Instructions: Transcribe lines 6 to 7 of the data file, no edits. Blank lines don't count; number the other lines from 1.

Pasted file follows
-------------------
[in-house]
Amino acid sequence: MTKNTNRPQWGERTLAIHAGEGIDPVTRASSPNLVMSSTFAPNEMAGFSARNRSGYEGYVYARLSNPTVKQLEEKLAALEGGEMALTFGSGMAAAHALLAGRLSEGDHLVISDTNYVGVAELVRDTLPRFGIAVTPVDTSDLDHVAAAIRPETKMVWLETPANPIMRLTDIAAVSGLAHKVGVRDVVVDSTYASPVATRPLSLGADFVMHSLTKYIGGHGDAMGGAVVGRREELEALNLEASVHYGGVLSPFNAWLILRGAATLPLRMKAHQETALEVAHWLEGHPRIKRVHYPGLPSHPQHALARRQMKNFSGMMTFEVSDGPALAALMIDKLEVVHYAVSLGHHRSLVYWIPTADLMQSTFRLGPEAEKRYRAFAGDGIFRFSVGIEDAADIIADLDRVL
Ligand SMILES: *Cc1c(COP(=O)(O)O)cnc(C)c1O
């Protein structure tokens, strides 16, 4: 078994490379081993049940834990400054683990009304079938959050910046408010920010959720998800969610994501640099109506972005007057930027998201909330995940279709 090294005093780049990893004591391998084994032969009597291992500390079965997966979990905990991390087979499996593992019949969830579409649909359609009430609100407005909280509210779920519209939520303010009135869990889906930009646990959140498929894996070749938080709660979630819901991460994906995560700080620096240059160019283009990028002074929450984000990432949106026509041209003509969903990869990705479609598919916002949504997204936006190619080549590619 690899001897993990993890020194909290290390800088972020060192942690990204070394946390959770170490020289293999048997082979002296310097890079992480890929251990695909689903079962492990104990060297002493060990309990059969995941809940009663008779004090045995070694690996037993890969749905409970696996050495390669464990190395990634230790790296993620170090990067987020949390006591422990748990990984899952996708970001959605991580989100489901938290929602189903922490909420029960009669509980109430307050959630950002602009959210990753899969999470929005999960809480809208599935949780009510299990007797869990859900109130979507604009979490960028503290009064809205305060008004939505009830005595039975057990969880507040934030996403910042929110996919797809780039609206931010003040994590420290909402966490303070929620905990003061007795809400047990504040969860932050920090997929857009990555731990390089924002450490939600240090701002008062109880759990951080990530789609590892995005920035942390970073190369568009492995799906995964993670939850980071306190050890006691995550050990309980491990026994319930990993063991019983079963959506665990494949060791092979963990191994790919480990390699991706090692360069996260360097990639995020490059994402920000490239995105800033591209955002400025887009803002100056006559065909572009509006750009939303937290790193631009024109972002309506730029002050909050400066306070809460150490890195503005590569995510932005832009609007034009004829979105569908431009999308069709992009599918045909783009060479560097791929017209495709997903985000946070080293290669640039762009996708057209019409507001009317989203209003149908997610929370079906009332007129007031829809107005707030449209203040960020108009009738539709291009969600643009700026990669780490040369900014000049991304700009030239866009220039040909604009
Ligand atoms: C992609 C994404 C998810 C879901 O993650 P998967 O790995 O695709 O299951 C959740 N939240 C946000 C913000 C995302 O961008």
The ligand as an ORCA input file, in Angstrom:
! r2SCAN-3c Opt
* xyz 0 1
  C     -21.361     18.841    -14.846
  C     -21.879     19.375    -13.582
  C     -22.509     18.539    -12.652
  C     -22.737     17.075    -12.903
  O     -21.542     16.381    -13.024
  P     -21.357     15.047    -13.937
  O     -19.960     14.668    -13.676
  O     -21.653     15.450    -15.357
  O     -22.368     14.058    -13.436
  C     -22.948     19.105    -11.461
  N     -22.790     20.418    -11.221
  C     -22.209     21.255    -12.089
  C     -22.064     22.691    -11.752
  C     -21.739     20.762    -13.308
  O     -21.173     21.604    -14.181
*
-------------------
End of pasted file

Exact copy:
The ligand as an ORCA input file, in Angstrom:
! r2SCAN-3c Opt